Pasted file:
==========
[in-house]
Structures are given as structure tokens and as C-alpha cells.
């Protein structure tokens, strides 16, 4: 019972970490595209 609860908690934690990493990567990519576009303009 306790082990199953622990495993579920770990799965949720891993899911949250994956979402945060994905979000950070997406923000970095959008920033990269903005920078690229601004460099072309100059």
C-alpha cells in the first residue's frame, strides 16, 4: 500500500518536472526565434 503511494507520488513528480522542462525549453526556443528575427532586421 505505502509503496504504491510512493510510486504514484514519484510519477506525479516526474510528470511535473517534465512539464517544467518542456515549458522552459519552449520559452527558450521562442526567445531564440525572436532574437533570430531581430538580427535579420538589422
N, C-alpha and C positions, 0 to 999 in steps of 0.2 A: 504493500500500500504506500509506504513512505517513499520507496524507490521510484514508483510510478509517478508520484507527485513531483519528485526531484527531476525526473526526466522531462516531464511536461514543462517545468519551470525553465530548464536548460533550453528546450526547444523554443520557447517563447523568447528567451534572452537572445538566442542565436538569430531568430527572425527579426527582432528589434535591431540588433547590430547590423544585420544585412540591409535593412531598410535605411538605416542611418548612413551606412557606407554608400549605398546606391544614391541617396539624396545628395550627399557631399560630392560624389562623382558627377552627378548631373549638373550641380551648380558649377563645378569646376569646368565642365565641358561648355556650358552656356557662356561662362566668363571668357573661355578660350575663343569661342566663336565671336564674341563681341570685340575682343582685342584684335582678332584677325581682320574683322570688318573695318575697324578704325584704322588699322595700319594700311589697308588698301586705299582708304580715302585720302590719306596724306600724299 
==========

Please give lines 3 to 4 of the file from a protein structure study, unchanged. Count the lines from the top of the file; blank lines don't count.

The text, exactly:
């Protein structure tokens, strides 16, 4: 019972970490595209 609860908690934690990493990567990519576009303009 306790082990199953622990495993579920770990799965949720891993899911949250994956979402945060994905979000950070997406923000970095959008920033990269903005920078690229601004460099072309100059």
C-alpha cells in the first residue's frame, strides 16, 4: 500500500518536472526565434 503511494507520488513528480522542462525549453526556443528575427532586421 505505502509503496504504491510512493510510486504514484514519484510519477506525479516526474510528470511535473517534465512539464517544467518542456515549458522552459519552449520559452527558450521562442526567445531564440525572436532574437533570430531581430538580427535579420538589422